That Summer Feeling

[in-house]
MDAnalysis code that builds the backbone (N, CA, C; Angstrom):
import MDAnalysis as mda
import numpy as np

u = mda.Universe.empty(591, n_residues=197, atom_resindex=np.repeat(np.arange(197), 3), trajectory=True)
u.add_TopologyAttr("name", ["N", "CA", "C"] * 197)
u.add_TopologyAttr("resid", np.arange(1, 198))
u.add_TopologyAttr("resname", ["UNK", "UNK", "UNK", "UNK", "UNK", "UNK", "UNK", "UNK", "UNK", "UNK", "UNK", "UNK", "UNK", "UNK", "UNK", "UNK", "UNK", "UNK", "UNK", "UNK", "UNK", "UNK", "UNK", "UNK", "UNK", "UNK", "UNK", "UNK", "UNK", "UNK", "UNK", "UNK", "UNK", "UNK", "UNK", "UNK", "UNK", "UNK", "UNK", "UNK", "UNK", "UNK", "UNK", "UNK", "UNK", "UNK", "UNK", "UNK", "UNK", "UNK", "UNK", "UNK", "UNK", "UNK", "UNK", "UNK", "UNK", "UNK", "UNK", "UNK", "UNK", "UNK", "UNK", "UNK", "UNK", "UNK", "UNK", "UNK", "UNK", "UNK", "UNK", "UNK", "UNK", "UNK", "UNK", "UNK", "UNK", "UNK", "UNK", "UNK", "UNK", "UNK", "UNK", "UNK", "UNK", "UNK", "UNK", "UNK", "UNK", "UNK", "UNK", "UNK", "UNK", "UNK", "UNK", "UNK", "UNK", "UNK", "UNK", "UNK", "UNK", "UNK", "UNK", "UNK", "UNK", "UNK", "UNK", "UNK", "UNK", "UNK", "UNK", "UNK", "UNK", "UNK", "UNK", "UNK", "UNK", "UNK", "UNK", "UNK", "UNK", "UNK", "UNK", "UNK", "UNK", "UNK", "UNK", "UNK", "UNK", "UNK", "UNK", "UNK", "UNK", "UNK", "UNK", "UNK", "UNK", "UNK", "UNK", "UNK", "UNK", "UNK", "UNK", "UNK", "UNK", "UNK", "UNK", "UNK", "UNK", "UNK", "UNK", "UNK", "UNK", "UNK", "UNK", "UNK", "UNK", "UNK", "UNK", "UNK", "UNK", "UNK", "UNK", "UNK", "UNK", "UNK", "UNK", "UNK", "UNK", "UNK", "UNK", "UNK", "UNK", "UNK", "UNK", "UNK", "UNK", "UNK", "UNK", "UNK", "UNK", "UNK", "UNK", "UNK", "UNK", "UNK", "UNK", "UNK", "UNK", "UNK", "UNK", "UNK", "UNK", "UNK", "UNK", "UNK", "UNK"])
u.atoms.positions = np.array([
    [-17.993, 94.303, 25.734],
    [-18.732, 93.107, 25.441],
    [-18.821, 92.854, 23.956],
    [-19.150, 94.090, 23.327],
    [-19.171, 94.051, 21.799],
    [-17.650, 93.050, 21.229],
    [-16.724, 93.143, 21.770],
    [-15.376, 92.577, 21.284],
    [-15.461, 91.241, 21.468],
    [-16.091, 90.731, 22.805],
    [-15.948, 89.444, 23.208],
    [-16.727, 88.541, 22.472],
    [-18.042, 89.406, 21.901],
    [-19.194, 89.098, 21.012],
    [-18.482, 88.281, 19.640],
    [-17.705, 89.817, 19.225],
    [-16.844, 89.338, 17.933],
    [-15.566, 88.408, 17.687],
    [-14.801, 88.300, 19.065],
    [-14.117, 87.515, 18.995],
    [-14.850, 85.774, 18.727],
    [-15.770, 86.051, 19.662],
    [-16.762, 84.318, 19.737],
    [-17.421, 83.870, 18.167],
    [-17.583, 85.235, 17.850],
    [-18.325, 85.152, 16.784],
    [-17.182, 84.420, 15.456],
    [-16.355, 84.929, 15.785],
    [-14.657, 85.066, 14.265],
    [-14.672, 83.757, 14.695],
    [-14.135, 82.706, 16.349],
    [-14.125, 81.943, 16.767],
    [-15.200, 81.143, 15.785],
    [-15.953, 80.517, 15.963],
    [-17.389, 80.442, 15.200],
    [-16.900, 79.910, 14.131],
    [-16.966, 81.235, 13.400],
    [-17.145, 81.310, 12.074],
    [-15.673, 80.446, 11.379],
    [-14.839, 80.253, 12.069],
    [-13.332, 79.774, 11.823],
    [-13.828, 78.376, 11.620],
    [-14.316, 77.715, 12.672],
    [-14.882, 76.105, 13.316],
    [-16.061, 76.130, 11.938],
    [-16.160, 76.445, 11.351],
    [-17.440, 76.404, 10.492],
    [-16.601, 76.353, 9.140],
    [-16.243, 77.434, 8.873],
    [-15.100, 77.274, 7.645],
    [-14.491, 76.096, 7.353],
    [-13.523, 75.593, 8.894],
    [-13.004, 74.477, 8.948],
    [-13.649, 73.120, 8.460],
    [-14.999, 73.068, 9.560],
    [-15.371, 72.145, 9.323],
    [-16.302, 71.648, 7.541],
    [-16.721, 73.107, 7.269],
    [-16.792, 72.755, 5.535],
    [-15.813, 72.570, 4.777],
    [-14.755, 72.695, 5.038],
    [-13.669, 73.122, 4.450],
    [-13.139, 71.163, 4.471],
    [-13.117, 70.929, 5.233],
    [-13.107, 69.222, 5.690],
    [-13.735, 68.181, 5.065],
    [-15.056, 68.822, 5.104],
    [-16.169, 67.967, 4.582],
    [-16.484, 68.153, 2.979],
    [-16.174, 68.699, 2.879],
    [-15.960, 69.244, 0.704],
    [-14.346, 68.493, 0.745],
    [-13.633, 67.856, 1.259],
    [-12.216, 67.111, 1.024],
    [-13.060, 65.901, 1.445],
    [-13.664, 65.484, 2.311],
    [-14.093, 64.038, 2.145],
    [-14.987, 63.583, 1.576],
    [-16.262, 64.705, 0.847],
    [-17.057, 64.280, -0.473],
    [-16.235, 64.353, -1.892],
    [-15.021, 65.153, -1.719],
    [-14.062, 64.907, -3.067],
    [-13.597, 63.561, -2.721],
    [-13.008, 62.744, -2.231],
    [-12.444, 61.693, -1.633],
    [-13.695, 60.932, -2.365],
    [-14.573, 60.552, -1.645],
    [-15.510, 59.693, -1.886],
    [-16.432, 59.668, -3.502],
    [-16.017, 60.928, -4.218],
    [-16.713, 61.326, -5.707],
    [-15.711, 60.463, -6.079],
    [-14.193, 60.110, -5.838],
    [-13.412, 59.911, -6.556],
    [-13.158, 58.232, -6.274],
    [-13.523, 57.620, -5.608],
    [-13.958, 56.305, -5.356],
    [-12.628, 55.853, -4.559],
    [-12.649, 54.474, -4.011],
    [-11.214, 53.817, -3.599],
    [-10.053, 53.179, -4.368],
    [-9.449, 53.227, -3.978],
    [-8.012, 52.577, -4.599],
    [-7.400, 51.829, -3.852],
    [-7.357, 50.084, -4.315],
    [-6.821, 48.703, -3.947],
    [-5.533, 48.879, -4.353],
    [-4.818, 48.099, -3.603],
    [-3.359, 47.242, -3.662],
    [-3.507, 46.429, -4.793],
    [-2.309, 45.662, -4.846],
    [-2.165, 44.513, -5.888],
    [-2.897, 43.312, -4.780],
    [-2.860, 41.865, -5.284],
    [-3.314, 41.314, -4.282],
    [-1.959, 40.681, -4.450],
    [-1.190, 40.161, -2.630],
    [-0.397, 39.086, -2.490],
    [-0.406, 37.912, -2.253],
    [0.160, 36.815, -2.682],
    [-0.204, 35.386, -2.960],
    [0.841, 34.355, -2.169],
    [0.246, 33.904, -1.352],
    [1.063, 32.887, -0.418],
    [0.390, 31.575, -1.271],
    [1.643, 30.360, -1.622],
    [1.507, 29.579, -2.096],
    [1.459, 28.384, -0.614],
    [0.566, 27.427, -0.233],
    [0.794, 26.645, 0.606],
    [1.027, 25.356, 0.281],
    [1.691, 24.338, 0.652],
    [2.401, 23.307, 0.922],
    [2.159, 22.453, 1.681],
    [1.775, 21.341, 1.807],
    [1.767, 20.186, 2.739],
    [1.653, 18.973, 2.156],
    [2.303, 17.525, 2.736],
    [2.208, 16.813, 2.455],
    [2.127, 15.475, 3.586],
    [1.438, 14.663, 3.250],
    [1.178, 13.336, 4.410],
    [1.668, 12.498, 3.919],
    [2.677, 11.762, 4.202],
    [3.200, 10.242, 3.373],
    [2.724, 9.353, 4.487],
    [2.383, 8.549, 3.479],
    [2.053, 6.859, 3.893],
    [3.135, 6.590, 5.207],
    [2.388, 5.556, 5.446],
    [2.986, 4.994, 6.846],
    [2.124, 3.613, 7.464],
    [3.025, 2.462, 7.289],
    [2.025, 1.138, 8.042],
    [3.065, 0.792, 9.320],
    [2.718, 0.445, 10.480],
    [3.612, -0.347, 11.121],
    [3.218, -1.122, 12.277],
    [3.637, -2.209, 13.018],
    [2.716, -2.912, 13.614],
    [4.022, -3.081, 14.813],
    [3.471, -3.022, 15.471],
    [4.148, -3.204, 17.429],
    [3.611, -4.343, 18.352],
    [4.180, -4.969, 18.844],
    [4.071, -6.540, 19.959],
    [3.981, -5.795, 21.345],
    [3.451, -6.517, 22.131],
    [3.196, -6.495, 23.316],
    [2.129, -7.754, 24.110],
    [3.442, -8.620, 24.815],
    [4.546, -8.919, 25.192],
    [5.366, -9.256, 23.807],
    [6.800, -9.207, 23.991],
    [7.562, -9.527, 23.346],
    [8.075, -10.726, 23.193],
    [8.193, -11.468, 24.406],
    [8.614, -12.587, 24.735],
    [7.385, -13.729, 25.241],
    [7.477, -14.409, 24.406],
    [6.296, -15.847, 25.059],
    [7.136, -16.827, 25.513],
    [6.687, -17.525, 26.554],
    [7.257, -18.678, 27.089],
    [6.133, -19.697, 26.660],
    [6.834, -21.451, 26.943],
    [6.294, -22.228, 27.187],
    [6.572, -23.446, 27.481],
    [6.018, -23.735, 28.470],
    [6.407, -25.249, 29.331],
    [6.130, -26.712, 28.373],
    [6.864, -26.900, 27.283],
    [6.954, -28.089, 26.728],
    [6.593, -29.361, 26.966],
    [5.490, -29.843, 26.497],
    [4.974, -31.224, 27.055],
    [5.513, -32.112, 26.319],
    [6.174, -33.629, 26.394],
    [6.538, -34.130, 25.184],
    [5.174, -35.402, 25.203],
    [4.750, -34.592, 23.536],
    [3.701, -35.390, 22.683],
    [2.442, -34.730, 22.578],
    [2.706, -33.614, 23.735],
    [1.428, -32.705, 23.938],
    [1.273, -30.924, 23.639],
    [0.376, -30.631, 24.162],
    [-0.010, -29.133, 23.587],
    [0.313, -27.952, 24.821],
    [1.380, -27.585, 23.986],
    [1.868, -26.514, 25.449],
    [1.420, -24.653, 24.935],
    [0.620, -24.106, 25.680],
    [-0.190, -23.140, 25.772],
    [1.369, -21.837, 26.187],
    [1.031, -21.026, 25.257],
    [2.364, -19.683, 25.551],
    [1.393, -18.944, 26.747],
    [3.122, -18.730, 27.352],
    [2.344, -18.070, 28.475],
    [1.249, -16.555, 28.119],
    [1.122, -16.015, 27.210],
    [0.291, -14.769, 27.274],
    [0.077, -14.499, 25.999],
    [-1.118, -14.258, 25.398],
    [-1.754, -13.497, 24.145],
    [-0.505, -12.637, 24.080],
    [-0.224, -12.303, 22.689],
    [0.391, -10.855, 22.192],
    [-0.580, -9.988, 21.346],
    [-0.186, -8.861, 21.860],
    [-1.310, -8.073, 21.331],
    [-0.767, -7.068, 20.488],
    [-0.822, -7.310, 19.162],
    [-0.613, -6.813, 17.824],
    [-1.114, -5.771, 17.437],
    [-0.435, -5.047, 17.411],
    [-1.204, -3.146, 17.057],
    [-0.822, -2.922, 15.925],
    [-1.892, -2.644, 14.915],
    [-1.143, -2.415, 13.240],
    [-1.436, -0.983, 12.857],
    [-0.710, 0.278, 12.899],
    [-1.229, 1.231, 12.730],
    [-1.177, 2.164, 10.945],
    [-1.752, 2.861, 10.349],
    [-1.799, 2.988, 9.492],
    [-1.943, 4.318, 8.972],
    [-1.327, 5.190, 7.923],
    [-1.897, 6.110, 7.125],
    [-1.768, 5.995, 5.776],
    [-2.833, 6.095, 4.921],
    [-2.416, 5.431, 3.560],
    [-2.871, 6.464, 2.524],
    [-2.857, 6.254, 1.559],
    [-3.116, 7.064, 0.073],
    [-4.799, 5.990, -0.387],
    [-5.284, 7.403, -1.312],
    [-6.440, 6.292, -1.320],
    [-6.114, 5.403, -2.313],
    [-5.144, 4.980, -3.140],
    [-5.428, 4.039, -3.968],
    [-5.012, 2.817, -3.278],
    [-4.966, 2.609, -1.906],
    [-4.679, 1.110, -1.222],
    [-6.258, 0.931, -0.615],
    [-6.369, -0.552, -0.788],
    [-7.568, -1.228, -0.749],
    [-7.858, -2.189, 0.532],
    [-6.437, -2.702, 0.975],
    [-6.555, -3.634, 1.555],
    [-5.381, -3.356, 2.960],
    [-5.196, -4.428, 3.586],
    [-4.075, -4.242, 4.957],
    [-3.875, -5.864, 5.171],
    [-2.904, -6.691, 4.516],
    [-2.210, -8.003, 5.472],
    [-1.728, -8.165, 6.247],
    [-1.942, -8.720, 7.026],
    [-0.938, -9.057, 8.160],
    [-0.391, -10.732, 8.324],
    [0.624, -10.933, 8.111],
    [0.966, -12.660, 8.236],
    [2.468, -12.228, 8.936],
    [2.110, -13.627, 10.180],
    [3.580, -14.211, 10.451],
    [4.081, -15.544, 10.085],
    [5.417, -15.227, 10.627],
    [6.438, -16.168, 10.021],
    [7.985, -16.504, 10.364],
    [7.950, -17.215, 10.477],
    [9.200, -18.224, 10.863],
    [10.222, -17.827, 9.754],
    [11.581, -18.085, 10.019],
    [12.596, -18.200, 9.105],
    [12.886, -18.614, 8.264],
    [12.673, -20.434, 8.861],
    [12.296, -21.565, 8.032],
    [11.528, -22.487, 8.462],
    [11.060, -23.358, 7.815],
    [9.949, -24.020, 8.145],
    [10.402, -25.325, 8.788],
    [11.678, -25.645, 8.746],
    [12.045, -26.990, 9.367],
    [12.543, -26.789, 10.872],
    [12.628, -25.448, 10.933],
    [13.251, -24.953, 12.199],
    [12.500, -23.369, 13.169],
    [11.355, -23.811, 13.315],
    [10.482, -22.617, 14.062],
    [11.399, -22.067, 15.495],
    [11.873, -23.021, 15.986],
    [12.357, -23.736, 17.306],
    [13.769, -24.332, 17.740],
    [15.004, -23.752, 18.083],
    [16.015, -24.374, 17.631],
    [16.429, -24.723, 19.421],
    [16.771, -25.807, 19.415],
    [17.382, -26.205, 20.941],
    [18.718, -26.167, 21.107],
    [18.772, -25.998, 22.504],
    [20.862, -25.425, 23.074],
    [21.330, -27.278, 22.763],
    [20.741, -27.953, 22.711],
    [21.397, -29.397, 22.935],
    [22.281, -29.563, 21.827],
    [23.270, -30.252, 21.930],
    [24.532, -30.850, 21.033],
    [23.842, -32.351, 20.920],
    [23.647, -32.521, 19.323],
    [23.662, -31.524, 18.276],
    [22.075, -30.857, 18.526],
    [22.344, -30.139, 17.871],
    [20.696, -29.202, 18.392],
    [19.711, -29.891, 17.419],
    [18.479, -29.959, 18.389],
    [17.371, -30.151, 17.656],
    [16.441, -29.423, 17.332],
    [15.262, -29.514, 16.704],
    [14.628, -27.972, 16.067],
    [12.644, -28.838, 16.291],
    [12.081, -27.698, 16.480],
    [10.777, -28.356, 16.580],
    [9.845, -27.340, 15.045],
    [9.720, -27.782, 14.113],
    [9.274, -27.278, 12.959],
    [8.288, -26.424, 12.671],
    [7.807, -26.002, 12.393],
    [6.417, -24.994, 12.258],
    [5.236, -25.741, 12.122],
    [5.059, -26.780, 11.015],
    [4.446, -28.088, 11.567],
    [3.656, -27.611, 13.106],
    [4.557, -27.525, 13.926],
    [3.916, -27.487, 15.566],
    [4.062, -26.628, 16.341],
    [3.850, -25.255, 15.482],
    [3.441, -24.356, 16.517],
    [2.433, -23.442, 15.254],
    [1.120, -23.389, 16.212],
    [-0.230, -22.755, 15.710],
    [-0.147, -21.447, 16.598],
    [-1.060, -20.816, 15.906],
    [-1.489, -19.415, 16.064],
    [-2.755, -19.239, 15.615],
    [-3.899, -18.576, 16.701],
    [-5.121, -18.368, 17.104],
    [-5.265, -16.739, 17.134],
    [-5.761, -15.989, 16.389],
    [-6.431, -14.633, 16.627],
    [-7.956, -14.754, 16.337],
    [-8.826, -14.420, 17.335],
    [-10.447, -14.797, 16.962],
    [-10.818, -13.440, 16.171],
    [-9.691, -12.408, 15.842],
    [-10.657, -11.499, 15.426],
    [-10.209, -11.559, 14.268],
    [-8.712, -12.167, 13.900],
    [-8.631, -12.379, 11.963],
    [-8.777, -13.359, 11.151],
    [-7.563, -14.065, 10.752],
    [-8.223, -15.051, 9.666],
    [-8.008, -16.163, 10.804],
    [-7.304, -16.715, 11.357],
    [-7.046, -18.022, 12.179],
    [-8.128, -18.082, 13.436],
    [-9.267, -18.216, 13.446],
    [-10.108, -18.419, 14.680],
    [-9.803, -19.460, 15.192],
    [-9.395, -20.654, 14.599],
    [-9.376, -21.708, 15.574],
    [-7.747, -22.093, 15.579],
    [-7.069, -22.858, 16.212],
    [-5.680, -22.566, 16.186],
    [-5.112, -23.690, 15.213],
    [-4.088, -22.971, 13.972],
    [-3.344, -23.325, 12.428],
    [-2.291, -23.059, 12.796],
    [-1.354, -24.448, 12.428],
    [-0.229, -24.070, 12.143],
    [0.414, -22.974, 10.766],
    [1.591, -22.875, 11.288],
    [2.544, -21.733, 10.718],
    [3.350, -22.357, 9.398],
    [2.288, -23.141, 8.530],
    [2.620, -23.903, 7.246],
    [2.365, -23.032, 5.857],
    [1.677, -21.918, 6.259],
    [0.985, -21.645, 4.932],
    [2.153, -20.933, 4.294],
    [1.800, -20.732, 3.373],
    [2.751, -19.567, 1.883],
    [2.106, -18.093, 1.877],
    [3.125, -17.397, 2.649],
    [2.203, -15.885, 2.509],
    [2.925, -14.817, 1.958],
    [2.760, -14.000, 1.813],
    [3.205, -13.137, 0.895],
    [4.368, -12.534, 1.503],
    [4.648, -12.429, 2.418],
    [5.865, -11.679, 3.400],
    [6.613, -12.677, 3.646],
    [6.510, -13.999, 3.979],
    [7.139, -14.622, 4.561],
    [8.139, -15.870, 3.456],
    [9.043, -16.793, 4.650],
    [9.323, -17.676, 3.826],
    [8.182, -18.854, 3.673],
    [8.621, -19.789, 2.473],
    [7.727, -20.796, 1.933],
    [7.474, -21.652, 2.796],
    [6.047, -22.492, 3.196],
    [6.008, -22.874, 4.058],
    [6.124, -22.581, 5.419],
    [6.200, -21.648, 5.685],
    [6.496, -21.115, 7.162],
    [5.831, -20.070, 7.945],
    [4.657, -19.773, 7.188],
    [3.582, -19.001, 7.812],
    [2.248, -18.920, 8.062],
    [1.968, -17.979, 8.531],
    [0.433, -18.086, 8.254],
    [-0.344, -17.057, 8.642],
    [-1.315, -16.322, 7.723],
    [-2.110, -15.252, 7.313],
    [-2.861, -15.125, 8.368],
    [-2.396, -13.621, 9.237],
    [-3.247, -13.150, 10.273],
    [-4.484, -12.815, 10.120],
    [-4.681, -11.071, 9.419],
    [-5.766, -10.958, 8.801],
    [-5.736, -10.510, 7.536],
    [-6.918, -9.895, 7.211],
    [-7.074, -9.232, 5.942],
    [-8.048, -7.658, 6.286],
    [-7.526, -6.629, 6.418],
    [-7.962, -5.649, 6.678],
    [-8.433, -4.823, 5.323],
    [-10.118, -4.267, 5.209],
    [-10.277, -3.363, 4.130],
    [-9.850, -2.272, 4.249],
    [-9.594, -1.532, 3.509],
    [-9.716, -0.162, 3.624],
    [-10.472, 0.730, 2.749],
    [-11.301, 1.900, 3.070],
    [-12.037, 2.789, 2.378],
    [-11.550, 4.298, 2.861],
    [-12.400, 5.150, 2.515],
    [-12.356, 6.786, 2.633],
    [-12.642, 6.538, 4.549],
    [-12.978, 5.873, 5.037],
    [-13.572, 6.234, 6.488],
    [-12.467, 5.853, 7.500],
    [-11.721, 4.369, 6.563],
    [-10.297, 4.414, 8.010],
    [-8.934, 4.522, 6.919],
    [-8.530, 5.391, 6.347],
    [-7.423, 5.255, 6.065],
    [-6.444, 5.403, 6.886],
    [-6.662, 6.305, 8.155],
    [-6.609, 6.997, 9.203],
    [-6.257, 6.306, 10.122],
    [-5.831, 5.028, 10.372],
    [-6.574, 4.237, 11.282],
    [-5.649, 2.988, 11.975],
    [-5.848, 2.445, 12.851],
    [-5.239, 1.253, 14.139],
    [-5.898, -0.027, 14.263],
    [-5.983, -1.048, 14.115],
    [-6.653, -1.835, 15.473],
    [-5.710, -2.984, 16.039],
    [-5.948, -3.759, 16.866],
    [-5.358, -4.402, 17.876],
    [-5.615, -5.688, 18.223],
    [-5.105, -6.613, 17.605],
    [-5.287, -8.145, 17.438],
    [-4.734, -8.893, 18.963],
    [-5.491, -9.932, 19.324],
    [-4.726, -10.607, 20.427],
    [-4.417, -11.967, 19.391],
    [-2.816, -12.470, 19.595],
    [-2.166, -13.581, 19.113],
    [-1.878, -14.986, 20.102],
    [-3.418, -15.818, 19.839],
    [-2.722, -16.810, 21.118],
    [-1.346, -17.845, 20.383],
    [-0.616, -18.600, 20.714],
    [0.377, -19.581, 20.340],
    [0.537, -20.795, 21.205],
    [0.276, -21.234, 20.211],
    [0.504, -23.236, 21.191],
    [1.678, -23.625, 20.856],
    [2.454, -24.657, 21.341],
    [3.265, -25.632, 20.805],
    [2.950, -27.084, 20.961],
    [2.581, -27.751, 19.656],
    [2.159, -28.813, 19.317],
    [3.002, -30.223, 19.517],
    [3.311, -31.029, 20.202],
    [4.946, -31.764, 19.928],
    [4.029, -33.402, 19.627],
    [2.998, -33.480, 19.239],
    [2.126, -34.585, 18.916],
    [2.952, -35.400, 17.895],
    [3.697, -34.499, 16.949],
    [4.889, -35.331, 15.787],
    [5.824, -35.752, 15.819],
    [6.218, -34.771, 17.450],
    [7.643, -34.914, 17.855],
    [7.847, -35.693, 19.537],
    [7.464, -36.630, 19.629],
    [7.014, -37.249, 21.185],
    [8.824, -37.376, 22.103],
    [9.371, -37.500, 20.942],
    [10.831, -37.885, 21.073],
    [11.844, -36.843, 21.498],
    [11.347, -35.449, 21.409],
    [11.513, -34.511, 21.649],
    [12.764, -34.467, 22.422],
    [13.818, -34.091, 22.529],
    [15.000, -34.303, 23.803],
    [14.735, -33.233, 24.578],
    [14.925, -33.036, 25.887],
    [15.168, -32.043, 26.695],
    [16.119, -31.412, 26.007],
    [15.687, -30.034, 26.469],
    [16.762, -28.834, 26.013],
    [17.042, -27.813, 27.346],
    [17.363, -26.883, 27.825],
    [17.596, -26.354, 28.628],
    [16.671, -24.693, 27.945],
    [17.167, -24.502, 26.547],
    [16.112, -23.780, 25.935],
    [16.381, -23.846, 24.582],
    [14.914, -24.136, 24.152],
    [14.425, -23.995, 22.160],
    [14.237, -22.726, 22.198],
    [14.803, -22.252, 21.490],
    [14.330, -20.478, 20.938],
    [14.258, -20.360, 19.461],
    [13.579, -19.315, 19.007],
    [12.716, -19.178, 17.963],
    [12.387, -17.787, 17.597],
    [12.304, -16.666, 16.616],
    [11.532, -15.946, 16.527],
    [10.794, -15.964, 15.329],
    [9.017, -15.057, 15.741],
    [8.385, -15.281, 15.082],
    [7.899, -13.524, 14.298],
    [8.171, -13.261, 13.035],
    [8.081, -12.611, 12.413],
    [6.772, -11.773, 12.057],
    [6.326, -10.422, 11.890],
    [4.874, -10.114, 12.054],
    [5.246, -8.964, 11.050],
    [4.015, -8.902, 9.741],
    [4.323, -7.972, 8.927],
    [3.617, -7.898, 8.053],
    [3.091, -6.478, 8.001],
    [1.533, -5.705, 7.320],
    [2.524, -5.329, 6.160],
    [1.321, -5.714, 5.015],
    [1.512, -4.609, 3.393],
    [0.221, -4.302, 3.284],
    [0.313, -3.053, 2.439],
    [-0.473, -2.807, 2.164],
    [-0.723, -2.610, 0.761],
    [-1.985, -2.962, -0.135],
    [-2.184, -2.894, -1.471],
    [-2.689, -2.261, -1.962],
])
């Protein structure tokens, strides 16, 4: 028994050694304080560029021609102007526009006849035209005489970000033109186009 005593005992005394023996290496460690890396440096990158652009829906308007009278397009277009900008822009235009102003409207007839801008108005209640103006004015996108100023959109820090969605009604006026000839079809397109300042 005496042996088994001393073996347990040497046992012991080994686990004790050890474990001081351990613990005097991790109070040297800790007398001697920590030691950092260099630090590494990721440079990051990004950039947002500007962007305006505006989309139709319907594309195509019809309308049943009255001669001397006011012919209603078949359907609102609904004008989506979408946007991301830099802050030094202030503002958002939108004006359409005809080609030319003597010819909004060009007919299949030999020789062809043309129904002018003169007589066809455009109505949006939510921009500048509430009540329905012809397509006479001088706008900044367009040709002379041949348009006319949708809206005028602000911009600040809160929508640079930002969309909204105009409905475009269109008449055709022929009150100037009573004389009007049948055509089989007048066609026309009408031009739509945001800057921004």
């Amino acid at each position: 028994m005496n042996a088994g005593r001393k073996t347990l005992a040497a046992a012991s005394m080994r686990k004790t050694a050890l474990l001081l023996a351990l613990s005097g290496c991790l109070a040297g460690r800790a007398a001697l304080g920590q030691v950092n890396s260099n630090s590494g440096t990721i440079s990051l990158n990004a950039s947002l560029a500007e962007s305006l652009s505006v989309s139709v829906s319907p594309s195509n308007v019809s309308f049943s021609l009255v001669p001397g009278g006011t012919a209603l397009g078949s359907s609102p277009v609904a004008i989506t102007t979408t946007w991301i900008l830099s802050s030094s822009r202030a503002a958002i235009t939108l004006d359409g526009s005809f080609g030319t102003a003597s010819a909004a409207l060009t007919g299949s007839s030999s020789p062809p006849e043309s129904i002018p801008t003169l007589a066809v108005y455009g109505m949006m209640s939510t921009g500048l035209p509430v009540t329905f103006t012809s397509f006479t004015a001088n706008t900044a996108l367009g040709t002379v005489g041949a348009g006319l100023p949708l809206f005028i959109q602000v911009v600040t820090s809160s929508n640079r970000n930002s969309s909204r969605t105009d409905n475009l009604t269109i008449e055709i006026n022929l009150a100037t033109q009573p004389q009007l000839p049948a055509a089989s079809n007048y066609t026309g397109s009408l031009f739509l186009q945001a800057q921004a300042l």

“I like books that ramble on, that are like someone talking to you or you’re hearing thoughts. When I meet someone or just see them around I always think: what are you like? What’s happened to you?” That’s the 20-something hero of Mark Hodkinson’s latest explaining to the tutor of his creative writing course what sort of books he likes. It would be a fitting description for this 2004-set novel, although any rambling on is done in the most amiable way. It’s a book that looks at working class lives and it’s possible to trace a line from the kitchen-sink novels of the late 50s/early 60s through to ‘That Summer Feeling’. Indeed, the book’s protagonist shares many of the same traits as Keith Waterhouse’s most engaging creation, Billy Liar. Both are sharply intelligent, see themselves forging careers as writers, and are trying their best to juggle two girlfriends. It lacks narrative drive, but it does give us the chance to eavesdrop on a young man’s thoughts and learn something of what he’s all about.